Businessman and education entrepreneur Bob Luddy in mid-July will open another private school, which he’s calling a useful addition to the K-12 education marketplace in Wake County.
Located on Fox Road in North Raleigh, the $5 million Thales Academy Raleigh will make a temporary school permanent and bring to more than 850 the number of students being educated in the three Thales private nonprofits Luddy has started. Having made his fortune in heating and air-conditioning, Luddy has spent years founding alternatives to what he calls an excessively centralized public school system.
In addition to the Thales (pronounced THAY-lees) academies, he has started three Franklin Academy charter schools and the St.Thomas More Catholic high school. Luddy is expanding education options in Wake County when the public schools system has struggled with political turbulence, sweeping changes in student assignment and concerns that some parents are ready to look outside the system.
Kevin Hill, the Wake school board chairman and a Democrat, said, “I have heard parents saying, ‘We are going to leave the public schools,’ because they are not happy either with the plan or with how it’s played out in their family,” Hill said. “I am disappointed in that. I have a strong belief in the public school system.”
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Luddy says that more private school competition will make all schools healthier, just as businesses grow stronger when they vie for customers.
“One observation that anybody could make is that the public schools are under more pressure to perform,” Luddy said.
The $5,000 annual fee for the Thales schools is much less than rates at tradition-rich Raleigh private schools such as Ravenscroft, where it costs families $13,450 to send a child to kindergarten and $17,450 for grades 1-5, according to posted rates.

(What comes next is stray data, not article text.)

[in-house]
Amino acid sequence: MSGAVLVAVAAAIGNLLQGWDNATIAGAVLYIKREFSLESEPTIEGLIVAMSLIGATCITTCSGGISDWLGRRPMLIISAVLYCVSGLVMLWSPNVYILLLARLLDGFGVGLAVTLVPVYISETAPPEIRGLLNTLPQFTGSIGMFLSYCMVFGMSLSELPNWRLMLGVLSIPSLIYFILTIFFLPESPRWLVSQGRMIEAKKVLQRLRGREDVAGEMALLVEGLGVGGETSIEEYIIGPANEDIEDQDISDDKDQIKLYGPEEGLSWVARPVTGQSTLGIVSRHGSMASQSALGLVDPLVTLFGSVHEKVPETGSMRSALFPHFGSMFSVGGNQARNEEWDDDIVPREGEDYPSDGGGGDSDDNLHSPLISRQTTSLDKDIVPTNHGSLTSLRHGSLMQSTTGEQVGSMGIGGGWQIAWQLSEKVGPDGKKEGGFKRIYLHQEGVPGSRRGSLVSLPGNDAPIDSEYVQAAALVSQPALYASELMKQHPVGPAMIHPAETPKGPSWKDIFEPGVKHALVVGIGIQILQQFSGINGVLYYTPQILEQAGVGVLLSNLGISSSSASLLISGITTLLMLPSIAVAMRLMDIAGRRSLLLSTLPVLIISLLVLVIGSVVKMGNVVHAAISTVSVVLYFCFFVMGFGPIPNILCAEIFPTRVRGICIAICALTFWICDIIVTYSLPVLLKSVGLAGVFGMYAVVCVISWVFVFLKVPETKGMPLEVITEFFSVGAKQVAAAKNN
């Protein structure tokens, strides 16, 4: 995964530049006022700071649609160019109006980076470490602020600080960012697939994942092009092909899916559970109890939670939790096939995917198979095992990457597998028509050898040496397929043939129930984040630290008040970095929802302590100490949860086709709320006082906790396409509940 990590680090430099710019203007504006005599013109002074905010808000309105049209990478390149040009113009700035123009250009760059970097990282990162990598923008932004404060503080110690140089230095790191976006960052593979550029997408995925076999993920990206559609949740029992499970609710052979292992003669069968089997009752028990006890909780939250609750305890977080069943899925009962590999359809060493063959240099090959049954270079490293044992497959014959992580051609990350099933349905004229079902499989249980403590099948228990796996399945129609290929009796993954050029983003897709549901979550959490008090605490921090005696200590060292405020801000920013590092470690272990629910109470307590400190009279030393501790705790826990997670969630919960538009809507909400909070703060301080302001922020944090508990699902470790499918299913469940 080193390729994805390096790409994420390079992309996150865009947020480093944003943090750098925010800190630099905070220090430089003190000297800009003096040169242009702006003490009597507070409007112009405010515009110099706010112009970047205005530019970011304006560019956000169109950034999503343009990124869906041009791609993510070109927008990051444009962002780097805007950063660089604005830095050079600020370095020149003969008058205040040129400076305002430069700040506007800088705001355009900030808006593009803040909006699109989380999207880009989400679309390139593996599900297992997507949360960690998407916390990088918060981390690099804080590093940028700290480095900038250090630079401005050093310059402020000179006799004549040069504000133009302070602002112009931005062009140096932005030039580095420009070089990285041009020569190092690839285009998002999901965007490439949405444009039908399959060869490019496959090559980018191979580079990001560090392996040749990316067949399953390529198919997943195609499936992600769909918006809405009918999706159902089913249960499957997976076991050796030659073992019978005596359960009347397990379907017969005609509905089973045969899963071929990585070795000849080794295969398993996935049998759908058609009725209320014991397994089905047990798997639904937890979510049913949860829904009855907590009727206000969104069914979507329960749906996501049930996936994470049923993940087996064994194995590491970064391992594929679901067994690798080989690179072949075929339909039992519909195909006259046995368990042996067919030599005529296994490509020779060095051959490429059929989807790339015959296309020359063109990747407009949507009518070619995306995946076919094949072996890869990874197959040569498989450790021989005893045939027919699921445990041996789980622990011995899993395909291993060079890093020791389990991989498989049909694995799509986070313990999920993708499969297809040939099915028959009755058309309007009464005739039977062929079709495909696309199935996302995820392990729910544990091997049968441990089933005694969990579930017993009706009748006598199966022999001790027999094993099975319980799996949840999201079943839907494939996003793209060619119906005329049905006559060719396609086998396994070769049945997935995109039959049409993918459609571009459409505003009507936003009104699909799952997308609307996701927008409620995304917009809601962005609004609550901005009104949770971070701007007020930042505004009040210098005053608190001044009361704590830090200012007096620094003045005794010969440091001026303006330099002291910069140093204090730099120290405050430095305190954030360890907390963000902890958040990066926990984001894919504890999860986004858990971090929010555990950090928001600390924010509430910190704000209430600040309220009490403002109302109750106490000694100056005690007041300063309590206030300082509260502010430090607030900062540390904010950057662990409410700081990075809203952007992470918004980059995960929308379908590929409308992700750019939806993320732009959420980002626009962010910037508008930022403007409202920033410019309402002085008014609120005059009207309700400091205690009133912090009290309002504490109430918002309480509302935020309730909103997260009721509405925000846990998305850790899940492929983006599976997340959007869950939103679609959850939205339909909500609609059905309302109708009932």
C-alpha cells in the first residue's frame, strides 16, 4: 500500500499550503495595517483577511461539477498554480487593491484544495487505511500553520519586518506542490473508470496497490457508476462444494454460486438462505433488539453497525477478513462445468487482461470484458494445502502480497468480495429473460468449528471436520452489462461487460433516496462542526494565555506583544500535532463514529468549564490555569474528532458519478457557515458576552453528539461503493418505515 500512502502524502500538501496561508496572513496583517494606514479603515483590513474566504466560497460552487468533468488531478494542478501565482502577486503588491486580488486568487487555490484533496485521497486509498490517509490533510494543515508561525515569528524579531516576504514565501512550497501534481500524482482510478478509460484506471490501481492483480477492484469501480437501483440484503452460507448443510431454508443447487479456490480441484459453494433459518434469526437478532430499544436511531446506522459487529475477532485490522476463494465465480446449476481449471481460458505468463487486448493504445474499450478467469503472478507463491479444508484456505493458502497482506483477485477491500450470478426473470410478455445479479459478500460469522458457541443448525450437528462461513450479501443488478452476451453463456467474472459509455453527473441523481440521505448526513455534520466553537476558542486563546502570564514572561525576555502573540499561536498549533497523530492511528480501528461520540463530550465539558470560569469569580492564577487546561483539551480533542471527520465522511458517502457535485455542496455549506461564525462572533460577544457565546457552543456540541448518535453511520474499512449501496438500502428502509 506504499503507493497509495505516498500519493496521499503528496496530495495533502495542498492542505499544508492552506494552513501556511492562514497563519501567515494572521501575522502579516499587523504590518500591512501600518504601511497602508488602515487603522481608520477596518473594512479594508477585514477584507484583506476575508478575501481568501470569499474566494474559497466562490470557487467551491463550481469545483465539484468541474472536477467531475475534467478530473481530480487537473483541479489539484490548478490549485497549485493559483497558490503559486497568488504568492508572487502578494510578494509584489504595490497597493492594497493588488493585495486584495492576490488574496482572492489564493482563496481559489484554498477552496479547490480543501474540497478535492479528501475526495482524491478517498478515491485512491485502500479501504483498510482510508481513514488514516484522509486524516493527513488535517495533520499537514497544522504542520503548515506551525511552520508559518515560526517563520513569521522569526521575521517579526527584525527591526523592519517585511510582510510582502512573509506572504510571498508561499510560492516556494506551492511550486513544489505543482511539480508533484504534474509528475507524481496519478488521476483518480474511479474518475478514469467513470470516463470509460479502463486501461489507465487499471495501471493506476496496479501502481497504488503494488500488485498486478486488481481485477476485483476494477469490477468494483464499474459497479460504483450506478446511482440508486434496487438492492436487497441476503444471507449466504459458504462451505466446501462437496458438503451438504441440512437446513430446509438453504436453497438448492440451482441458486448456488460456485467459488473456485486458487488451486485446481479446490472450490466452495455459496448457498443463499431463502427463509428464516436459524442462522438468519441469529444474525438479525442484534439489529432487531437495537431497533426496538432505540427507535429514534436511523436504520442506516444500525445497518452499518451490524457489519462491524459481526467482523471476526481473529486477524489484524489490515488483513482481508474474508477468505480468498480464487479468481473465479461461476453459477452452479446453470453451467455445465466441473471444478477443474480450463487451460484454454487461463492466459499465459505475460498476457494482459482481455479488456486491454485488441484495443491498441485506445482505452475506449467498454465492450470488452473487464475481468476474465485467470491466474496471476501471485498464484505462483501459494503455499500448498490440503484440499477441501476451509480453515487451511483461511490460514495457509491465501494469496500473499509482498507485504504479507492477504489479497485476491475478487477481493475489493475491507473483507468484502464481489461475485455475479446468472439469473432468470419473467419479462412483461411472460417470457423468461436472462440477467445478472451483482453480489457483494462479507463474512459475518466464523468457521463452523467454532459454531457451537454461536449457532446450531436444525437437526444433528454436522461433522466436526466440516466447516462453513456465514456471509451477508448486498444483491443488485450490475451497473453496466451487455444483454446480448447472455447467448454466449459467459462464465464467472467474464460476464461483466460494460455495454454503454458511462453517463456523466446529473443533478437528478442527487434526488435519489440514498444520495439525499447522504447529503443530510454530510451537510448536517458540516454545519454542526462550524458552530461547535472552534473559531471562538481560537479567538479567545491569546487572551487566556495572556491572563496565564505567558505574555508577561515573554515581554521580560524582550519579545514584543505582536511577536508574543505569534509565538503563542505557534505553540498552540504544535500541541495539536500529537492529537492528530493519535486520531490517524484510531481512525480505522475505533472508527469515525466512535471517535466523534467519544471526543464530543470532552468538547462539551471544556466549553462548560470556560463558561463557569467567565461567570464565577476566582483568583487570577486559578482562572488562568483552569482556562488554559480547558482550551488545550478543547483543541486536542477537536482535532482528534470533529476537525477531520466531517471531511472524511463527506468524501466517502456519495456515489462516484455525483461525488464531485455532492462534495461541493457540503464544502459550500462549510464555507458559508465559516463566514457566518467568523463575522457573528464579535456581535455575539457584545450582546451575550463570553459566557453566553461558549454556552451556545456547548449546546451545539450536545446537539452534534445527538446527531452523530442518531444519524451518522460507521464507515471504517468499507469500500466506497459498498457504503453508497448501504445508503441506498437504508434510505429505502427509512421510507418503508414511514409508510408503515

Threat to public schools?
School board member Chris Malone, who received a $2,000 campaign contribution from Luddy during his successful 2009 race, is an enthusiastic backer of the new private school and of competition among schools in general.
“This is the land of opportunity, life, liberty and the pursuit of happiness,” Malone said during a mobile phone interview as he campaigned door-to-door for the Republican nomination for a state House seat. “If it works, God bless them and good luck to them.
“It’s no threat to the public schools; the parents are still paying taxes to the public school system.”
However, that point of view is being picked apart by some public school supporters. Schools aren’t businesses, said Democratic school board member Jim Martin; the system doesn’t get to pick and choose among students, as businesses get to select raw materials and make other decisions based on access to necessary products.
“I hate to refer to children as raw materials, but in public education in particular, you don’t get to choose your raw materials,” Martin said. “We take all the children and try to maximize learning for all children. That doesn’t fit the market model.”
Martin said that many private schools have the option of being selective in the students they choose. Luddy responded to the “cream of the crop” argument: “It could not be entirely true, because we do provide scholarships; we have taken care of a lot of needy students.”
How to measure success
Luddy said Thales’ students outperform national peers on standardized tests. But there’s a catch to the comparison, said Tim Simmons, of the nonprofit Wake Education Partnership, which backs the new student assignment plan. The question, Simmons said, is how Thales students from specific backgrounds would fare against students from the same backgrounds attending other systems. There’s not enough data separated out in that fashion to make the comparison, he said.
“In general if you look at SAT scores and that kind of thing, income matters more than whether the student attends public or private schools,” he said
Atmosphere of tradition
The North Raleigh school, named for an early Greek philosopher, remains under construction. But Luddy says the atmosphere and intent is designed to mirror the other Thales schools in Wake Forest and Apex. In a Thales school, he said, classical music plays, students are attired according to a dress code, no police oversee the hallways, and the decor reinforces tenets such as the wisdom of the country’s founding fathers.
“What we want to do at Thales is character development that’s equal to academic development,” Luddy said. “Things that we learn when we are young have a huge impact on the way we live our lives.”
In addition to traditional educational techniques, Thales offers high-tech features such as an iPad computer lab, interactive electronic whiteboards in every classroom and Apple TVs. The subject matter can vary from public-school teachings based on Luddy’s beliefs on matters including evolution.
“I would say I certainly believe in intelligent design,” he said. “At Thales, we are not teaching religion, but we try to teach reasonable history.”
According to the school, Thales schools help parents cultivate “virtuous, critical-thinking, compassionate student citizens.”